The knock on the Habs earlier this season (like in December) was that if we went down we were out of it. Well, for a second straight game we showed that there is fight in us and that, given time, we can find a way back in. Tampa managed to get the lead, but weren't necessarily playing that much better than us. In fact here was a team just like us in their fragility. For some reason they are another team that lost to Boston in 7 and is having a hard time this year. So, the Habs did well to come back, but I can't say that it was too hard. We just kept plugging away and the chances came and within them a couple of goals. And, once we were back in it we kept playing that same way. It seemed that we had a plan and our goal was to execute that plan for a full 60 minutes. When that happens and the players are on we show our depth, speed and tenacity. This 'small' team is winning a lot of battles right now as players like Cole, Emelin and Kostitsyn are providing the muscle that most people don't think we even have.

I wanted to see us play seven defencemen for a long time. Not seven D like Carbo, Martin or Julien did, though, but to use them all as D. For the past two games we have done just that and it is working rather well. The cost to the forwards is that we have a player from a top-3 line play on the 4th rather than a D-man . That means we get a better player on the ice more and our 4th line is better than if we used a 4th-liner or a D in that spot. The benefit can also be seen at the back end. Gorges, Subban, Emelin and Diaz (and eventually Markov) are all-around guys, guys that can log 20+ minutes and play in all situations. But, I think that it is clear that, ideally, Gill, Kaberle and Campoli (and Weber) aren't. So, what we do is we take that 34-38 minutes of ice-time and divide it by three instead of two. It doesn't hurt the team as those guys are only still on for about 17-19 minutes as a pair
(about 12 minutes on average each) and it also keeps them fresher. It also keeps each individual off the ice (which isn't a bad thing) more. You can then use those three when the timing suits them - Kaberle and Campoli when more offence is needed and Gill when we need a bit more of a stay-at-home presence. I really like the concept and hope that we keep it up, especially when Andrei gets back.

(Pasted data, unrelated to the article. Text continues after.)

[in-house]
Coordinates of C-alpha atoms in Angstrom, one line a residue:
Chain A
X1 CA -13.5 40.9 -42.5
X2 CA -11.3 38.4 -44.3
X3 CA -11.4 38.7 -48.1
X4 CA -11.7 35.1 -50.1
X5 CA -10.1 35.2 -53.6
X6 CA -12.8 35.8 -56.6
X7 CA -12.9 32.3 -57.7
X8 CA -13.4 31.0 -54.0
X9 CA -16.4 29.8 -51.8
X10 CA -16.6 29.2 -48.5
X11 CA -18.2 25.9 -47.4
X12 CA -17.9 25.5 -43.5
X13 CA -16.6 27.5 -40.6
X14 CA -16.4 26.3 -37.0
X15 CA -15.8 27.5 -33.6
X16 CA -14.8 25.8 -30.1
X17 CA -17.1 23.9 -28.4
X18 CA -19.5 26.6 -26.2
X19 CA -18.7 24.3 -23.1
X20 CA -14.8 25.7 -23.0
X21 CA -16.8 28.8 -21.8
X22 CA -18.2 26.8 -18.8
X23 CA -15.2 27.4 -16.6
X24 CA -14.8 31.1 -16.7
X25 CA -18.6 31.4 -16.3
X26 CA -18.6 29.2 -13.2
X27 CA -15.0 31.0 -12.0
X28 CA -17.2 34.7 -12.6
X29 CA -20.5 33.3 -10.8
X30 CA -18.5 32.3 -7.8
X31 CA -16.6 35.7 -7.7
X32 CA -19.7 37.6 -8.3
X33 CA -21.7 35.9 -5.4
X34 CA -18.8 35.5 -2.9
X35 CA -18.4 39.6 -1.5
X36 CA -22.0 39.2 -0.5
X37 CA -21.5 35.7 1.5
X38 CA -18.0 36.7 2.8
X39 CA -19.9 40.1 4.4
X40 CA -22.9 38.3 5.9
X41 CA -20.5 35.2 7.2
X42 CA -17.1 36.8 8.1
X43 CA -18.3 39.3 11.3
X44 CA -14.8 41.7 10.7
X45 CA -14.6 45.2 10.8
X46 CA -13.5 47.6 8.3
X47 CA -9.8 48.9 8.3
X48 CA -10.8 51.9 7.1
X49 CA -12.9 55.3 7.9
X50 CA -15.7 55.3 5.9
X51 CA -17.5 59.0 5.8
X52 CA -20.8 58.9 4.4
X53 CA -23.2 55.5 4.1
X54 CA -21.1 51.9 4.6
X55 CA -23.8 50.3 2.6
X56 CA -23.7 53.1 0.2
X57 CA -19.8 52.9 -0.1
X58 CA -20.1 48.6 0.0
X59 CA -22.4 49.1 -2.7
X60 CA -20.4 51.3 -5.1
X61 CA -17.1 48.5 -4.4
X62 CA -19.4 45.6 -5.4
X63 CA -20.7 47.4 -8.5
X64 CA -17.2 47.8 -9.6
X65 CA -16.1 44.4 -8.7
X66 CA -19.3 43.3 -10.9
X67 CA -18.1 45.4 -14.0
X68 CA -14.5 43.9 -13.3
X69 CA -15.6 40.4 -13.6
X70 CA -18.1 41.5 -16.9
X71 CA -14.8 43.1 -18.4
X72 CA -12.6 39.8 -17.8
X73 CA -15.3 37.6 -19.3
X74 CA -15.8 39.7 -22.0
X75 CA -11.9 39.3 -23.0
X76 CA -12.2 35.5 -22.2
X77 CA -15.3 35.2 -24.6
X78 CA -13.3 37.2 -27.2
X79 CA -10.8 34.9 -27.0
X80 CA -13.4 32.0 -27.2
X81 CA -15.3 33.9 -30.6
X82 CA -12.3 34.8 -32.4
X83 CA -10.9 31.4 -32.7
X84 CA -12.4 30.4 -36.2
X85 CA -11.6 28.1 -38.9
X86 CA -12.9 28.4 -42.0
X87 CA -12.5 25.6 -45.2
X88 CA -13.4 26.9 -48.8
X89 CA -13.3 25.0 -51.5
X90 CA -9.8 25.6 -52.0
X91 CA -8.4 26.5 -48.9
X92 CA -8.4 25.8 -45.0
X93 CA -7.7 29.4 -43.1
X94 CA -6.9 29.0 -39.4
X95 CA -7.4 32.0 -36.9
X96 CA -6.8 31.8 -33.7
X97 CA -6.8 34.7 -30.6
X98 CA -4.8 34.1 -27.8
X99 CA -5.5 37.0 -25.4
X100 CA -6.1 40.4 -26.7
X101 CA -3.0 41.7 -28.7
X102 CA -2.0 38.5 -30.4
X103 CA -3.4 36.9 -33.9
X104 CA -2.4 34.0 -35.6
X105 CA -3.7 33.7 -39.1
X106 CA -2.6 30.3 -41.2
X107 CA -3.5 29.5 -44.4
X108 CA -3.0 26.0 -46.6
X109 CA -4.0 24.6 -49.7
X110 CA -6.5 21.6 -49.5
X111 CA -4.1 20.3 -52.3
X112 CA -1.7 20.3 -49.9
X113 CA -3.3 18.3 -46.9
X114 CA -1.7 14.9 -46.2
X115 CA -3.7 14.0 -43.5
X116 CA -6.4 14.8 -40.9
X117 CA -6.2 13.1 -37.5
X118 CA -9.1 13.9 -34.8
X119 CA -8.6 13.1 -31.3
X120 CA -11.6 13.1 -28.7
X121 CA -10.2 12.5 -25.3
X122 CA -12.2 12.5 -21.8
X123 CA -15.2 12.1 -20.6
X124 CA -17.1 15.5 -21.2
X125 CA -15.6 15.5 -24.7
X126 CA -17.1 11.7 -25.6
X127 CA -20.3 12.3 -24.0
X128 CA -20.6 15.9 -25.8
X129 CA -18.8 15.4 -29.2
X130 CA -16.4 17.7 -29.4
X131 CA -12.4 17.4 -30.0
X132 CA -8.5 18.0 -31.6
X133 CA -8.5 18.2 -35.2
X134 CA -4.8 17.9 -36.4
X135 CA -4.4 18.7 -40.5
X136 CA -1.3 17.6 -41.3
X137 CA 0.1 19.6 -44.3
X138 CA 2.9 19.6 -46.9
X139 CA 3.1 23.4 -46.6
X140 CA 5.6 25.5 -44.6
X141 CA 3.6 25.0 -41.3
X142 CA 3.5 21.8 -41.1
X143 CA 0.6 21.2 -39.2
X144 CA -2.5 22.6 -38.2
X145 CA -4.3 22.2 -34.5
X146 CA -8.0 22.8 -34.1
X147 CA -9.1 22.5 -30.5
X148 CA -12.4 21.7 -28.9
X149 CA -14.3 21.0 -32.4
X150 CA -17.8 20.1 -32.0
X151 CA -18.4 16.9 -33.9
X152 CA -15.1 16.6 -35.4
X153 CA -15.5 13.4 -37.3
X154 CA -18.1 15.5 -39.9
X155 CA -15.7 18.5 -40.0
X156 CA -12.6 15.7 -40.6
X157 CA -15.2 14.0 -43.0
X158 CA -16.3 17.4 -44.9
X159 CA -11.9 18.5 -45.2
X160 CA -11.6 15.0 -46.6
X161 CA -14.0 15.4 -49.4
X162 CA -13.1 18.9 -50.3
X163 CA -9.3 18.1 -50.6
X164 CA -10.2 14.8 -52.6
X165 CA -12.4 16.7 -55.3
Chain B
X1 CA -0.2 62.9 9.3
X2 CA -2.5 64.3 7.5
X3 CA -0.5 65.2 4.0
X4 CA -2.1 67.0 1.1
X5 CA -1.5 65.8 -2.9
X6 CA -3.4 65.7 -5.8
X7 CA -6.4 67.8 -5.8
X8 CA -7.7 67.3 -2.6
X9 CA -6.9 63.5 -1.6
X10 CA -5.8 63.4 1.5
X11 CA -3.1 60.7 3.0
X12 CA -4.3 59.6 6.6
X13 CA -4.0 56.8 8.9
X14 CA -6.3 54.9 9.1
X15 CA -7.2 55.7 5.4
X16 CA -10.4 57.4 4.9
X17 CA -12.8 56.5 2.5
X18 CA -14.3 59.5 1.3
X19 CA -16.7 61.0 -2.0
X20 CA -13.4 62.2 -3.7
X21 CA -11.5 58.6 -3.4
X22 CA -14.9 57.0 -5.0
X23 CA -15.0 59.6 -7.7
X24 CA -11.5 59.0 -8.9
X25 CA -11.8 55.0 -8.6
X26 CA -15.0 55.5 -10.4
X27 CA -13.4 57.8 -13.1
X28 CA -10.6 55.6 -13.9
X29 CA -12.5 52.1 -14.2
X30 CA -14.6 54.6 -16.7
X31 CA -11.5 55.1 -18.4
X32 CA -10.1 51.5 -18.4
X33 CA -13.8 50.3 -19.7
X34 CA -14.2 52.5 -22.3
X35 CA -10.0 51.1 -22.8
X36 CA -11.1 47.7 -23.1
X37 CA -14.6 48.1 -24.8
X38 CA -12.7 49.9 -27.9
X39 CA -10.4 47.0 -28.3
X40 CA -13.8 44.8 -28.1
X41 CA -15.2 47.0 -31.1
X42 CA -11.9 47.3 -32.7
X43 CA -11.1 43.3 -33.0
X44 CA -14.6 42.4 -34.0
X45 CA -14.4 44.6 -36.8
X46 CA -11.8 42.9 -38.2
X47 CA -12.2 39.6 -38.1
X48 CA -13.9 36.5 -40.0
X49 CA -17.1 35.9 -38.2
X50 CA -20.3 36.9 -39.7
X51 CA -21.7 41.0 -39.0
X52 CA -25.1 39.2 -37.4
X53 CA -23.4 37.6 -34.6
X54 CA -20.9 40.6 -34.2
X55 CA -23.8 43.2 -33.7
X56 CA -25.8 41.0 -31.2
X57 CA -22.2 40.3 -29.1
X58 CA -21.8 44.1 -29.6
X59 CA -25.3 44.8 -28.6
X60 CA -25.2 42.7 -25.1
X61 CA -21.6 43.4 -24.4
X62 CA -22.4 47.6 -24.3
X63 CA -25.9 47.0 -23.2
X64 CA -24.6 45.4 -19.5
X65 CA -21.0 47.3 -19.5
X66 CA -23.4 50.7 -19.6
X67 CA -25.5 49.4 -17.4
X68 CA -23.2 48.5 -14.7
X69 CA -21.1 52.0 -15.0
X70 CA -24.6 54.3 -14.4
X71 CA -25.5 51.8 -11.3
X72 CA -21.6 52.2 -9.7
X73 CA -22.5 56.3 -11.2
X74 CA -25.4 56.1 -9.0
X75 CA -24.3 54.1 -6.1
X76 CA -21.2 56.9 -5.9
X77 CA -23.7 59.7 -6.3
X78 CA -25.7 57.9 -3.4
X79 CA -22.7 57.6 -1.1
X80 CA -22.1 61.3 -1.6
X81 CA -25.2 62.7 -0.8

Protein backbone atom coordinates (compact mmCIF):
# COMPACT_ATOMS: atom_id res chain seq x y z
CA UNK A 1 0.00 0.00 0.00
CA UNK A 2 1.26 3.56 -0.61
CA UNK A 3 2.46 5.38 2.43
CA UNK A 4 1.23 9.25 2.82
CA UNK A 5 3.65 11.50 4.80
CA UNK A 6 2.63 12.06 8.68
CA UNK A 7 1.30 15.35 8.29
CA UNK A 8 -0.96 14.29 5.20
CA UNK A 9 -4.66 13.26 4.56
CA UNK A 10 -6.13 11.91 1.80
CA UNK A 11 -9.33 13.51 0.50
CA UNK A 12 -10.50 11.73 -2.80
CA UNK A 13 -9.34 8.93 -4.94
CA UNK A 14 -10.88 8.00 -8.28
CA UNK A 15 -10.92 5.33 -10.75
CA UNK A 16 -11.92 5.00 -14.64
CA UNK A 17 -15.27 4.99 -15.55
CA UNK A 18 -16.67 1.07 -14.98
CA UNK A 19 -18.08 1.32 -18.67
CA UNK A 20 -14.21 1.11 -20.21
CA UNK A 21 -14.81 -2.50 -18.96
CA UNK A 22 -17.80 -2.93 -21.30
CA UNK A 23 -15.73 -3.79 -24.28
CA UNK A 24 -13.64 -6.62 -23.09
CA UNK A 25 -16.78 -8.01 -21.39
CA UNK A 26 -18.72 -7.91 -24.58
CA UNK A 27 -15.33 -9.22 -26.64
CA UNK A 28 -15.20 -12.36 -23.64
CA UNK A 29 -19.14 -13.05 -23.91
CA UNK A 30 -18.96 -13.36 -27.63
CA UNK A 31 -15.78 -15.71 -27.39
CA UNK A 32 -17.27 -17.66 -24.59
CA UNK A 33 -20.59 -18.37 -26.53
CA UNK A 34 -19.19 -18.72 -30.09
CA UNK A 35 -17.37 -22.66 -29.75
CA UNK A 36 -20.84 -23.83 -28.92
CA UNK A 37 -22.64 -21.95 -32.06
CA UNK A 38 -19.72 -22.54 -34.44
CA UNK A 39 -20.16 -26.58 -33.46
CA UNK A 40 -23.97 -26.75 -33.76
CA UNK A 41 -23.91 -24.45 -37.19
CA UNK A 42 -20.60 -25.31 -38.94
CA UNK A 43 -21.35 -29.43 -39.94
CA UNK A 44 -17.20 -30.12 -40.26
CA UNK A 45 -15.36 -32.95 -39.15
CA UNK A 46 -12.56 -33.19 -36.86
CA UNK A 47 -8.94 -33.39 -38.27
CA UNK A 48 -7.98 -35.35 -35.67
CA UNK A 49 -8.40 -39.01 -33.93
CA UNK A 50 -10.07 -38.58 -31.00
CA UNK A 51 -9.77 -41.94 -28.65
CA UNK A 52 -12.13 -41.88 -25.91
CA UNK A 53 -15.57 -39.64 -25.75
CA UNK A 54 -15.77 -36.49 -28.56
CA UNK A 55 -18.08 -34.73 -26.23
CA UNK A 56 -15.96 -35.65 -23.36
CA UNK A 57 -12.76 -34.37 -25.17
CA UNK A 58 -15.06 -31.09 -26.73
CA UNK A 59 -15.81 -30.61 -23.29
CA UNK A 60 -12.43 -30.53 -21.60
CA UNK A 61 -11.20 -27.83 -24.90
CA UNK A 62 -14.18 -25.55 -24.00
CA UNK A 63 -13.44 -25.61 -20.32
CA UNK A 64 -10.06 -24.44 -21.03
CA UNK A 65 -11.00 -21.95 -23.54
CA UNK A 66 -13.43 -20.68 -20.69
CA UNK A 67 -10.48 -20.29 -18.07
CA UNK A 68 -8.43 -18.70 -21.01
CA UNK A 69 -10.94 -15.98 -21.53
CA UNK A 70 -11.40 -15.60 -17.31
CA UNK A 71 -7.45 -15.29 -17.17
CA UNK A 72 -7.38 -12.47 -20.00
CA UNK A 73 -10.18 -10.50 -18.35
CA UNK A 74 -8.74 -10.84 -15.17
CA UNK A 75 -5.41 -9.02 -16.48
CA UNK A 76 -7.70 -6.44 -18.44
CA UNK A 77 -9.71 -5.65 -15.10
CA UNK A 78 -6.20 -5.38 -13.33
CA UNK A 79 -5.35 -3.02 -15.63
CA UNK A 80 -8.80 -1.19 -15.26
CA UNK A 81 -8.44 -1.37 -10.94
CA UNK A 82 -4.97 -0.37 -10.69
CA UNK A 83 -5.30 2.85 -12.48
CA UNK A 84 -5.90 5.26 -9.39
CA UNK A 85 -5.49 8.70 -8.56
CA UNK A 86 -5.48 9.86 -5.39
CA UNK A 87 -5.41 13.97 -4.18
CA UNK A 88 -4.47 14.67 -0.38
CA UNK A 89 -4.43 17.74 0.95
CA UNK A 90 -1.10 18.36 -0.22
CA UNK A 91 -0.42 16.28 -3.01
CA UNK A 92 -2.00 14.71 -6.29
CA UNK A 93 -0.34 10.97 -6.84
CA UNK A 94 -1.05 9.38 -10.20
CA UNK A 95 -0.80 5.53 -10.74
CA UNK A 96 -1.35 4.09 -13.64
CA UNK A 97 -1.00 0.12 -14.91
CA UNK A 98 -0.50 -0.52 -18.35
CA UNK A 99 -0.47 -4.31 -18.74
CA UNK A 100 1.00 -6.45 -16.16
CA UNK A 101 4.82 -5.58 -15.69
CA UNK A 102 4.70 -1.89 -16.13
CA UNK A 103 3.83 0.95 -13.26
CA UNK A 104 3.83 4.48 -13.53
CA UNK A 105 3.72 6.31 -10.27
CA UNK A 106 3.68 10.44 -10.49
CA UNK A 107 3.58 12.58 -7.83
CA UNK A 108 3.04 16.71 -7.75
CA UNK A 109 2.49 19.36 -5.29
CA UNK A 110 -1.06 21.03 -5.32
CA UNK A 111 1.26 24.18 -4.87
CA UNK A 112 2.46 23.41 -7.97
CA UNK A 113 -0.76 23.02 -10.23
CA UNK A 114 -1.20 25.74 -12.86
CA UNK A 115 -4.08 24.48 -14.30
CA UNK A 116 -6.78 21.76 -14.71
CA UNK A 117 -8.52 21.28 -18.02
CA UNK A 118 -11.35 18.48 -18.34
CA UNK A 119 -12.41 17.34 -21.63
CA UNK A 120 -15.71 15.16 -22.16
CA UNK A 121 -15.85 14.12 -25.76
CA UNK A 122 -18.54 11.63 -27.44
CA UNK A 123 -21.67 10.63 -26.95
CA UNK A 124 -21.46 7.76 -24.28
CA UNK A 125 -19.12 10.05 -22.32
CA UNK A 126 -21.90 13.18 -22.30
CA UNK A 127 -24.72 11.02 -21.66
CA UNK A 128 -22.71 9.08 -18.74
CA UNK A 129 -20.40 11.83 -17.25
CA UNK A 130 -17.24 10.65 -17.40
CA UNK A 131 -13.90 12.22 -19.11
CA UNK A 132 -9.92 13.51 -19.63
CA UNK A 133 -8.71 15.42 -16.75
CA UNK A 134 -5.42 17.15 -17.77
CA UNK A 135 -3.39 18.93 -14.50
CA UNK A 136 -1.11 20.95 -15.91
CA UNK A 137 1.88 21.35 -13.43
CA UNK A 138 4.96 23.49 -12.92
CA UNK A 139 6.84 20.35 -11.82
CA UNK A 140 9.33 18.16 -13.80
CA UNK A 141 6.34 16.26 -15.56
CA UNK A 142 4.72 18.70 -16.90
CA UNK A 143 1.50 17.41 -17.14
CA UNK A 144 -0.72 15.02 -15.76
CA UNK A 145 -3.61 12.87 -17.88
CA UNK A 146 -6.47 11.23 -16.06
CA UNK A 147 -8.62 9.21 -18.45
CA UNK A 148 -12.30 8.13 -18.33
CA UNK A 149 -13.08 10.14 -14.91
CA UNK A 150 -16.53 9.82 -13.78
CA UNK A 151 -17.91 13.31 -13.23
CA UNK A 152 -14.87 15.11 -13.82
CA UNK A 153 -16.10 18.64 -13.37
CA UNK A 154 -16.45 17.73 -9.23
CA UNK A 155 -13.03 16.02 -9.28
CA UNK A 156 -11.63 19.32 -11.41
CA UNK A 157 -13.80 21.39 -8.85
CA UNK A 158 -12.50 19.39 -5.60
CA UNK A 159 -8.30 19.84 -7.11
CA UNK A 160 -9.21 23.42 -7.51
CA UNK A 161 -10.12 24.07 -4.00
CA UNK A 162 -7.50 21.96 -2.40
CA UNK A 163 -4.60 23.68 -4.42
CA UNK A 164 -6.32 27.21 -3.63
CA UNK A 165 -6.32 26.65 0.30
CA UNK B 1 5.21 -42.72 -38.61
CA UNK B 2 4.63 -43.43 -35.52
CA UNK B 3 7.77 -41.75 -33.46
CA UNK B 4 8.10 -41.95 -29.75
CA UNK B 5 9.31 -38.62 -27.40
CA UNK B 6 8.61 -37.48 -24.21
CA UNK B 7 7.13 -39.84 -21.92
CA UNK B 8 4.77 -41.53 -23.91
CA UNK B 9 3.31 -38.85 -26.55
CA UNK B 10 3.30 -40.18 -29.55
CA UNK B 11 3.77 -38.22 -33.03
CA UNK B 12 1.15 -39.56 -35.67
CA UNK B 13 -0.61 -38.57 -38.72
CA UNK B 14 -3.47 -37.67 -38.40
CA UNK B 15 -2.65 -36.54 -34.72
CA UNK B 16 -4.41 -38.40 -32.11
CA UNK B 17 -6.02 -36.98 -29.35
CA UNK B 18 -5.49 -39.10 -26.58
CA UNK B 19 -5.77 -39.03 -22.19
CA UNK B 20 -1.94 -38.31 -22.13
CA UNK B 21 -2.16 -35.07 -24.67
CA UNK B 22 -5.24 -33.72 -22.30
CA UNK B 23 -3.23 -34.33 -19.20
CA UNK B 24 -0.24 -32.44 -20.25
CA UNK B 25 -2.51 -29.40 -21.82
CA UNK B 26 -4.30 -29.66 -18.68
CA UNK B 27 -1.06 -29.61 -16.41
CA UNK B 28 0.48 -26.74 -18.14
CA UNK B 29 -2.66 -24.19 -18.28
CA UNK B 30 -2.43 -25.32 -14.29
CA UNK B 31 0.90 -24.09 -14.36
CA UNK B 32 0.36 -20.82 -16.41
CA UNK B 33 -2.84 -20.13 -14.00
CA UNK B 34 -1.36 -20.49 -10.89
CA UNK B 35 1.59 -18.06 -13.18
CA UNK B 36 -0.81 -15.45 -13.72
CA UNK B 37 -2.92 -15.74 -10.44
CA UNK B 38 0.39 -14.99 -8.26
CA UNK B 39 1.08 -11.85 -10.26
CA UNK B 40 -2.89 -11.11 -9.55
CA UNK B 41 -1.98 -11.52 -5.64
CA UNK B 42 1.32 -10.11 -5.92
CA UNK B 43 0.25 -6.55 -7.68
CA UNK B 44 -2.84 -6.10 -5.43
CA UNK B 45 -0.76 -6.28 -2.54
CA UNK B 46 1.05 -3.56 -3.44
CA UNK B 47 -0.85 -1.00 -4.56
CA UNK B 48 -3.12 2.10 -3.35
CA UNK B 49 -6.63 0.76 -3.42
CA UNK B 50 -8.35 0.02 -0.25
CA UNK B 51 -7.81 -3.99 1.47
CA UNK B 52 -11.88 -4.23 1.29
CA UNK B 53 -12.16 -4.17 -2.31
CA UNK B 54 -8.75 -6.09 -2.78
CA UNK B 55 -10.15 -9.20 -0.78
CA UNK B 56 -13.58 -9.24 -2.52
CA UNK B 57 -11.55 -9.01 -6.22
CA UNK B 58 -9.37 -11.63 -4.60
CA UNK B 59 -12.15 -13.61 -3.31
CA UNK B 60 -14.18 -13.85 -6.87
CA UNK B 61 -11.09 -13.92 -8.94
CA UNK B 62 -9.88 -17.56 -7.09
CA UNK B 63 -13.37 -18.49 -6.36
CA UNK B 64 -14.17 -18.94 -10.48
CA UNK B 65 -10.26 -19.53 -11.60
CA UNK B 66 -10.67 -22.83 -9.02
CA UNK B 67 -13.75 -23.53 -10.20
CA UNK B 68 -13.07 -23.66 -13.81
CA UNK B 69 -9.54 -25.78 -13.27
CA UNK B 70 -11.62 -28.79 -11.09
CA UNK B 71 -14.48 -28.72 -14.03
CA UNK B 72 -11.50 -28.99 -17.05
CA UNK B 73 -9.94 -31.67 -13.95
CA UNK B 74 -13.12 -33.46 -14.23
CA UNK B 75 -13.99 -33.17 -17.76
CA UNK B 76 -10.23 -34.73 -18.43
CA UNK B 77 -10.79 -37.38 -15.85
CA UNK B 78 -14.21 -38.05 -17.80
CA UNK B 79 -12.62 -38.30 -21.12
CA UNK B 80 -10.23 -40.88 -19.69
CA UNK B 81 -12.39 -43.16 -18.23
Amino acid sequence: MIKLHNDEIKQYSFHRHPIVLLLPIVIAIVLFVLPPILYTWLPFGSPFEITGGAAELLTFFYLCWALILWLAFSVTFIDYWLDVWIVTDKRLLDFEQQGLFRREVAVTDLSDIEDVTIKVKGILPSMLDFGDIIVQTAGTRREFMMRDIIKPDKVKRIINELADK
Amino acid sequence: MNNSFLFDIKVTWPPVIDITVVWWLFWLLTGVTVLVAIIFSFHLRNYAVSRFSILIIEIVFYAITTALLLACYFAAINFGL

Friday, January 06, 2012

Who Will Stop The Bruins?

Isn't enough for the suffering Montrealer that in the year of the Cursed Bear that his Habs are stumbling in the dark.

To have to wake up to a scoreboard that shows a 9-0 victory we so crave and standings that show our bitterest rivals scoring 69 more goals than they have allowed is a lot to manage.

The question that remains is who will stop this scoring/shut-down machine?

The answer is ever less likely to be the Habs. Though once or twice last season. The Bruins were pretty Jennings-esque last year as well, and scoring more than they had in years. They ended with 195 against and 251 for, eclipsing the Habs on both counts.

But at those one or two junctures the Habs came close to toppling the would be juggernaut. Whether it was the embarrassment that took place on March 8th and ended in ghastly silence, but without history of discipline, the opening of a playoff round that saw Thomas beaten early and often or the final seconds of a season where the Canadiens called for goals and got them.

Those were the days, and but for a few wayward shots maybe this would be a different post. As it stands, these clubs have taken off in very different directions since the challenge.

The divergence for me comes somewhere in between Game 2 and 3 of a heated playoff series between the rivals. To that point, we were dealing with teams that were 46-30-8 (Habs) and 46-27-11 (Bruins) 84 games into a season -- two respectable, yet just above average units.